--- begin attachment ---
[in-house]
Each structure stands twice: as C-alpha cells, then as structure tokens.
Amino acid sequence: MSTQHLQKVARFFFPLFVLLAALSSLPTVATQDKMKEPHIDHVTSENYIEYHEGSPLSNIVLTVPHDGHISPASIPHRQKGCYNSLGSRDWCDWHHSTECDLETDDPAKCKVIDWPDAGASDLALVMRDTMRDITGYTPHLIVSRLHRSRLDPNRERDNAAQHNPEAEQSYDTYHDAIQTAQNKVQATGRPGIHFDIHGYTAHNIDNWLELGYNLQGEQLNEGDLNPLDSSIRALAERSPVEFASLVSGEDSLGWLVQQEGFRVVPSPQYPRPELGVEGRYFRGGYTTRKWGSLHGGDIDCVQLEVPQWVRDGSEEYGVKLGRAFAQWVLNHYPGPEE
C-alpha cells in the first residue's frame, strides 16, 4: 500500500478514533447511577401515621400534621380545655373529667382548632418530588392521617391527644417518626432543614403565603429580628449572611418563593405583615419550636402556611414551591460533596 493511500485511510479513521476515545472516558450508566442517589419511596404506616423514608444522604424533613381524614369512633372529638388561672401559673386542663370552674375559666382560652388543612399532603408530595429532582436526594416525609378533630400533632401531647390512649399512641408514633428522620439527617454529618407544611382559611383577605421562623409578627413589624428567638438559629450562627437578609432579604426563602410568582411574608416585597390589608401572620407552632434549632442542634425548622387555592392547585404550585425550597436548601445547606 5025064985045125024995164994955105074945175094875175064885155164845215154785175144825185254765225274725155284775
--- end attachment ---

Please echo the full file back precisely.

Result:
[in-house]
Each structure stands twice: as C-alpha cells, then as structure tokens.
Amino acid sequence: MSTQHLQKVARFFFPLFVLLAALSSLPTVATQDKMKEPHIDHVTSENYIEYHEGSPLSNIVLTVPHDGHISPASIPHRQKGCYNSLGSRDWCDWHHSTECDLETDDPAKCKVIDWPDAGASDLALVMRDTMRDITGYTPHLIVSRLHRSRLDPNRERDNAAQHNPEAEQSYDTYHDAIQTAQNKVQATGRPGIHFDIHGYTAHNIDNWLELGYNLQGEQLNEGDLNPLDSSIRALAERSPVEFASLVSGEDSLGWLVQQEGFRVVPSPQYPRPELGVEGRYFRGGYTTRKWGSLHGGDIDCVQLEVPQWVRDGSEEYGVKLGRAFAQWVLNHYPGPEE
C-alpha cells in the first residue's frame, strides 16, 4: 500500500478514533447511577401515621400534621380545655373529667382548632418530588392521617391527644417518626432543614403565603429580628449572611418563593405583615419550636402556611414551591460533596 493511500485511510479513521476515545472516558450508566442517589419511596404506616423514608444522604424533613381524614369512633372529638388561672401559673386542663370552674375559666382560652388543612399532603408530595429532582436526594416525609378533630400533632401531647390512649399512641408514633428522620439527617454529618407544611382559611383577605421562623409578627413589624428567638438559629450562627437578609432579604426563602410568582411574608416585597390589608401572620407552632434549632442542634425548622387555592392547585404550585425550597436548601445547606 5025064985045125024995164994955105074945175094875175064885155164845215154785175144825185254765225274725155284775